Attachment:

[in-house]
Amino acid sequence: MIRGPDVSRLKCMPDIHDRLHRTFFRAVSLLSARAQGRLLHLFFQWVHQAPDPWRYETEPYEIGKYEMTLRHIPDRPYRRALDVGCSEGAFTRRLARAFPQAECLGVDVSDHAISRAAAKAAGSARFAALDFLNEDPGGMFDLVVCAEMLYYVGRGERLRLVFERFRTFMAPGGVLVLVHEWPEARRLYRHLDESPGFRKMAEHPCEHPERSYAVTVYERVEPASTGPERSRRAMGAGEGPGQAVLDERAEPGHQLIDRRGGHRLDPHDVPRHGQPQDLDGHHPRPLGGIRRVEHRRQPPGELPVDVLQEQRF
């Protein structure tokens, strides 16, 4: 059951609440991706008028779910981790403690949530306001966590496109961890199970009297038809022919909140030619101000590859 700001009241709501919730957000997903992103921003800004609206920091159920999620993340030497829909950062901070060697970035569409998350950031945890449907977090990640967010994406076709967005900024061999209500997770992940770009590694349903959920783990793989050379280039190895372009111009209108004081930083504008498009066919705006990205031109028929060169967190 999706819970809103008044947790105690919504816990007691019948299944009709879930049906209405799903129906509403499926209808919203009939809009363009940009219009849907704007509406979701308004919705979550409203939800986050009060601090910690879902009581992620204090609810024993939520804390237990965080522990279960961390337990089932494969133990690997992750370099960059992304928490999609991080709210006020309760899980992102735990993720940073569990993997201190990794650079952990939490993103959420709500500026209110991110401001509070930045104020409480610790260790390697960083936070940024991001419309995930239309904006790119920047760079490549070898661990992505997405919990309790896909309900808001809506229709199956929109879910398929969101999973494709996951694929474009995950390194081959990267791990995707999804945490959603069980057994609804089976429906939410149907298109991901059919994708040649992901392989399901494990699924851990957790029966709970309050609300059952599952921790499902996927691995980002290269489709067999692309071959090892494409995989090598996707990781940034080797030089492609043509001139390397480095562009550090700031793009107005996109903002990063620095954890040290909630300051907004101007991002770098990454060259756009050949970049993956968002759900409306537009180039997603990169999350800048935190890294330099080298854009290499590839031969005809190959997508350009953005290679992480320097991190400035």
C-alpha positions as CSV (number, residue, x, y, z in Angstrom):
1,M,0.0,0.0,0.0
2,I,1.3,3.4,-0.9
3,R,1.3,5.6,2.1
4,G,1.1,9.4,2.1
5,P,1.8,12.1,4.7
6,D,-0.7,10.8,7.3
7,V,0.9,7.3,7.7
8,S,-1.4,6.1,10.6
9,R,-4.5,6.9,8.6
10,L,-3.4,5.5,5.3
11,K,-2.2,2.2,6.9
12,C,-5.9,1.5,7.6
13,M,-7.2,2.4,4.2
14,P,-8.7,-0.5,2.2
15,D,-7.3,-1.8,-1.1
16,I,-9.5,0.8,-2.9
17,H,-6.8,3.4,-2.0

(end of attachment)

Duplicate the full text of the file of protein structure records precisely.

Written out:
[in-house]
Amino acid sequence: MIRGPDVSRLKCMPDIHDRLHRTFFRAVSLLSARAQGRLLHLFFQWVHQAPDPWRYETEPYEIGKYEMTLRHIPDRPYRRALDVGCSEGAFTRRLARAFPQAECLGVDVSDHAISRAAAKAAGSARFAALDFLNEDPGGMFDLVVCAEMLYYVGRGERLRLVFERFRTFMAPGGVLVLVHEWPEARRLYRHLDESPGFRKMAEHPCEHPERSYAVTVYERVEPASTGPERSRRAMGAGEGPGQAVLDERAEPGHQLIDRRGGHRLDPHDVPRHGQPQDLDGHHPRPLGGIRRVEHRRQPPGELPVDVLQEQRF
């Protein structure tokens, strides 16, 4: 059951609440991706008028779910981790403690949530306001966590496109961890199970009297038809022919909140030619101000590859 700001009241709501919730957000997903992103921003800004609206920091159920999620993340030497829909950062901070060697970035569409998350950031945890449907977090990640967010994406076709967005900024061999209500997770992940770009590694349903959920783990793989050379280039190895372009111009209108004081930083504008498009066919705006990205031109028929060169967190 999706819970809103008044947790105690919504816990007691019948299944009709879930049906209405799903129906509403499926209808919203009939809009363009940009219009849907704007509406979701308004919705979550409203939800986050009060601090910690879902009581992620204090609810024993939520804390237990965080522990279960961390337990089932494969133990690997992750370099960059992304928490999609991080709210006020309760899980992102735990993720940073569990993997201190990794650079952990939490993103959420709500500026209110991110401001509070930045104020409480610790260790390697960083936070940024991001419309995930239309904006790119920047760079490549070898661990992505997405919990309790896909309900808001809506229709199956929109879910398929969101999973494709996951694929474009995950390194081959990267791990995707999804945490959603069980057994609804089976429906939410149907298109991901059919994708040649992901392989399901494990699924851990957790029966709970309050609300059952599952921790499902996927691995980002290269489709067999692309071959090892494409995989090598996707990781940034080797030089492609043509001139390397480095562009550090700031793009107005996109903002990063620095954890040290909630300051907004101007991002770098990454060259756009050949970049993956968002759900409306537009180039997603990169999350800048935190890294330099080298854009290499590839031969005809190959997508350009953005290679992480320097991190400035």
C-alpha positions as CSV (number, residue, x, y, z in Angstrom):
1,M,0.0,0.0,0.0
2,I,1.3,3.4,-0.9
3,R,1.3,5.6,2.1
4,G,1.1,9.4,2.1
5,P,1.8,12.1,4.7
6,D,-0.7,10.8,7.3
7,V,0.9,7.3,7.7
8,S,-1.4,6.1,10.6
9,R,-4.5,6.9,8.6
10,L,-3.4,5.5,5.3
11,K,-2.2,2.2,6.9
12,C,-5.9,1.5,7.6
13,M,-7.2,2.4,4.2
14,P,-8.7,-0.5,2.2
15,D,-7.3,-1.8,-1.1
16,I,-9.5,0.8,-2.9
17,H,-6.8,3.4,-2.0